Theories have been spreading through social media and beyond that the "Antifa" movement had been involved in last week's attack, but these claims have since been widely debunked.
While not explicitly alleging members of Antifa to have been the "other actors" involved in the riotous mob that left five dead, including one Capitol police officer, claims of insurgents masquerading as Trump supporters during the riot have yet to yield any substantive evidence.
Plumlee was also critical of the killing of 35 year-old Ashli Babbitt, who was shot by police during the breaching of the Capitol building.
"The poor gal that perished, she seemed like she was very much a heartfelt, passionate Trump supporter, and she probably got caught up in the heat of the moment," Plumlee said. "I do not see how she should have died; I know many cops and it is my belief that there were other means to diffuse the situation. Disabling a suspect is one thing, ending a human life is another!"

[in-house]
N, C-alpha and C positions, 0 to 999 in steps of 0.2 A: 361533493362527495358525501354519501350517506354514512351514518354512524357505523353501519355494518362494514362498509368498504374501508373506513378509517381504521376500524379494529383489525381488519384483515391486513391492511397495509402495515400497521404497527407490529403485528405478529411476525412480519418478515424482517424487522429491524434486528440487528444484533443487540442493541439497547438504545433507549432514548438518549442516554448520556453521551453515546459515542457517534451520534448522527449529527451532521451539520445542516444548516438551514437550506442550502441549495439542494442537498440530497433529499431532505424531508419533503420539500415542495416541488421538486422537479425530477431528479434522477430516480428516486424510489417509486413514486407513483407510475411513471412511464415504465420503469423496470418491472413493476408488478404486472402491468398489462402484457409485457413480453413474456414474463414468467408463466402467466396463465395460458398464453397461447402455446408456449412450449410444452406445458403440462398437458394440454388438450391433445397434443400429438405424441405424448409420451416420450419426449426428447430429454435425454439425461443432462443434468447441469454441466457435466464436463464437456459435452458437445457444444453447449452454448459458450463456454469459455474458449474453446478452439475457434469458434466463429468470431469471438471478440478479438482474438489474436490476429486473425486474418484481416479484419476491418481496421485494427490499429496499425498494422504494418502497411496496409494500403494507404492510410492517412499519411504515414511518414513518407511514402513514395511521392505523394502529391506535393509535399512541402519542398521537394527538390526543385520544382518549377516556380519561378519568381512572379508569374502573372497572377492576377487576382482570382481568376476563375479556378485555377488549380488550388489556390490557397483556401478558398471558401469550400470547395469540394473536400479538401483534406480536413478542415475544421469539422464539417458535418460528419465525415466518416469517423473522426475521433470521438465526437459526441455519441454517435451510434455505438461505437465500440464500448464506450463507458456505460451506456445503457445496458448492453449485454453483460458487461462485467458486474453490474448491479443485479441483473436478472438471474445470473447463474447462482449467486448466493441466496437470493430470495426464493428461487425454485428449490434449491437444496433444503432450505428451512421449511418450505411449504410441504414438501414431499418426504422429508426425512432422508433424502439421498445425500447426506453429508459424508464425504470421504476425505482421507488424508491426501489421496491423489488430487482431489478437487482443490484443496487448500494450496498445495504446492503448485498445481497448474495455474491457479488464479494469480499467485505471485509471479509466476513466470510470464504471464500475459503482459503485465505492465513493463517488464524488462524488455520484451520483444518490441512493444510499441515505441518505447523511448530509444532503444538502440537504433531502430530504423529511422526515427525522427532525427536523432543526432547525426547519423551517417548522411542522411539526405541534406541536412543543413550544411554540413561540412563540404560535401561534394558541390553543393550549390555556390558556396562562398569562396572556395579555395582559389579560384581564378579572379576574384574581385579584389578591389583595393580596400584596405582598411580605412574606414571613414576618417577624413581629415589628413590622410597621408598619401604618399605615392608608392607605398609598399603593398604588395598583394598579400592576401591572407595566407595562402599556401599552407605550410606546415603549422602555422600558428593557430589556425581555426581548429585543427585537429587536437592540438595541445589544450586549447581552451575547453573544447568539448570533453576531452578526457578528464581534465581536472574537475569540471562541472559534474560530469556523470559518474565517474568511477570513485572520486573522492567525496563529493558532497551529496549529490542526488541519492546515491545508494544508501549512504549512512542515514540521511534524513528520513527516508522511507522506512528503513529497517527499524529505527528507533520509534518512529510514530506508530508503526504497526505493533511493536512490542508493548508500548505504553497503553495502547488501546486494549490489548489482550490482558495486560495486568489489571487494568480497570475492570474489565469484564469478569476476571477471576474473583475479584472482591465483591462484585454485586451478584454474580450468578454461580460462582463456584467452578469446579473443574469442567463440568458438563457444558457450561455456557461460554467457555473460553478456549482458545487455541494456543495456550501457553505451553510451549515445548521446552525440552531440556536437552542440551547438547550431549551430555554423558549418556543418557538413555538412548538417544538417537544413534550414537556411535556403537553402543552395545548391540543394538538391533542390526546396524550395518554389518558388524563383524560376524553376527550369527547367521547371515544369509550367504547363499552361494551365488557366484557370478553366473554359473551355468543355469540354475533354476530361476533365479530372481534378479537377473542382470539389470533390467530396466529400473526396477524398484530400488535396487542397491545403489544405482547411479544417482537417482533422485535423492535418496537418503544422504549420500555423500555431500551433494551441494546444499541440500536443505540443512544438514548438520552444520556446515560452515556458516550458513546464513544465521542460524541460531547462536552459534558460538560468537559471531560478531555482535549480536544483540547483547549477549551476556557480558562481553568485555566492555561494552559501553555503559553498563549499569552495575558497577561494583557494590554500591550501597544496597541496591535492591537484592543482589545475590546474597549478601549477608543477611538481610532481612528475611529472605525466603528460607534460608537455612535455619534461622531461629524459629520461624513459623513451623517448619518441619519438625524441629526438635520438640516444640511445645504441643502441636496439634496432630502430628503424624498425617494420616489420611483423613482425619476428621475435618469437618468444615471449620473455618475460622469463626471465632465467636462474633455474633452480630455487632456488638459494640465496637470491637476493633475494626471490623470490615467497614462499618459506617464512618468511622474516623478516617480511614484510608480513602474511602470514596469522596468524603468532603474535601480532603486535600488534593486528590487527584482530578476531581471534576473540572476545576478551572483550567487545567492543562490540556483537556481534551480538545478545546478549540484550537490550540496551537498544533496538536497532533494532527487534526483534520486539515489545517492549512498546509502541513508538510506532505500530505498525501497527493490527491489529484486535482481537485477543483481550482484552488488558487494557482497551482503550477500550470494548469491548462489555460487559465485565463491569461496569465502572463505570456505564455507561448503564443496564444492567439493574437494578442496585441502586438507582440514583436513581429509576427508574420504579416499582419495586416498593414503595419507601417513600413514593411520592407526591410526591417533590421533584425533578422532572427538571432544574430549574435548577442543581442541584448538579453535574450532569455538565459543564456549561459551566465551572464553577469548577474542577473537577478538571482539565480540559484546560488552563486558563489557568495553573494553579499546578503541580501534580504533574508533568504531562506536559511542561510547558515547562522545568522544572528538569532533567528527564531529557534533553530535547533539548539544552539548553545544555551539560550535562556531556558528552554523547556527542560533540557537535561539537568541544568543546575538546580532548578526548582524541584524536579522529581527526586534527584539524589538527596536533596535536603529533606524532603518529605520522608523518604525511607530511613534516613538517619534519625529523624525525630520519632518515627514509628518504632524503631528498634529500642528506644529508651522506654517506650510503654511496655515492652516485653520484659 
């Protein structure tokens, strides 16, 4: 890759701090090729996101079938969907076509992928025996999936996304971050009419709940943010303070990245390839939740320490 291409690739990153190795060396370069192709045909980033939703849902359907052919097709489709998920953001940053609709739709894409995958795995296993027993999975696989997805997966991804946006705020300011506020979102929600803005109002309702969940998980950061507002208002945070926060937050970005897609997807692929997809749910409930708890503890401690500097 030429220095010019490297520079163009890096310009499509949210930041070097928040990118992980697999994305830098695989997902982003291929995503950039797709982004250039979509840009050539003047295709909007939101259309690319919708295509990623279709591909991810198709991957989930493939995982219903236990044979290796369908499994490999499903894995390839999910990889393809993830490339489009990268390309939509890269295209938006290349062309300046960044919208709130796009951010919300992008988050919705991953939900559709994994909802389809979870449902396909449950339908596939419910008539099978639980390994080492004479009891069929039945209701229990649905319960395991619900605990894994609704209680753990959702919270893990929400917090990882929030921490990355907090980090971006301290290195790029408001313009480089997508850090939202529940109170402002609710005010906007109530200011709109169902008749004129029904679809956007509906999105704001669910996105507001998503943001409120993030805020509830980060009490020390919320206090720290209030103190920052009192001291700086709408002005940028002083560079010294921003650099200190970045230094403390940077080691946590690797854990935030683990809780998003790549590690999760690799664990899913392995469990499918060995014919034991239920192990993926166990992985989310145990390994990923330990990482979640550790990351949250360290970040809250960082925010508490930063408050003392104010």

Plumlee criticizes 'double standard' in media coverage
Plumlee said one of his main criticisms in the aftermath of all the chaos was how the events were covered by the media. He argued the coverage exhibited a "double standard" when compared to coverage of the protests that erupted across the country last summer.
"During the summer there were Black Lives Matter (BLM) movements, protests in multiple cities, and I've read in a few venues that [there was] approximately $2 billion in cumulative damage," Plumlee said.
"I don't know what the damage was from last Wednesday - obviously any damage is wrong whatever the dollar amount - but you see some of the quotes from some of the congressional leaders about the protests back then... I've seen quotes from [Nancy] Pelosi and Kamala Harris about there should be more protests, and that they're going to have to get rowdier before there's real change."
The quotes of House Speaker Pelosi and Vice President-elect Harris referenced by Plumlee are commonly shared online to inaccurately depict the two as having voiced support for violent riots.
A quote often attributed to Pelosi in the context of last summer's protests is as follows: "I don't even know why there aren't uprisings all over the country." In actuality, those comments were made in 2018 over the separation of migrant children from their parents at the U.S. Mexico border, and were in no way related to last summer's protests.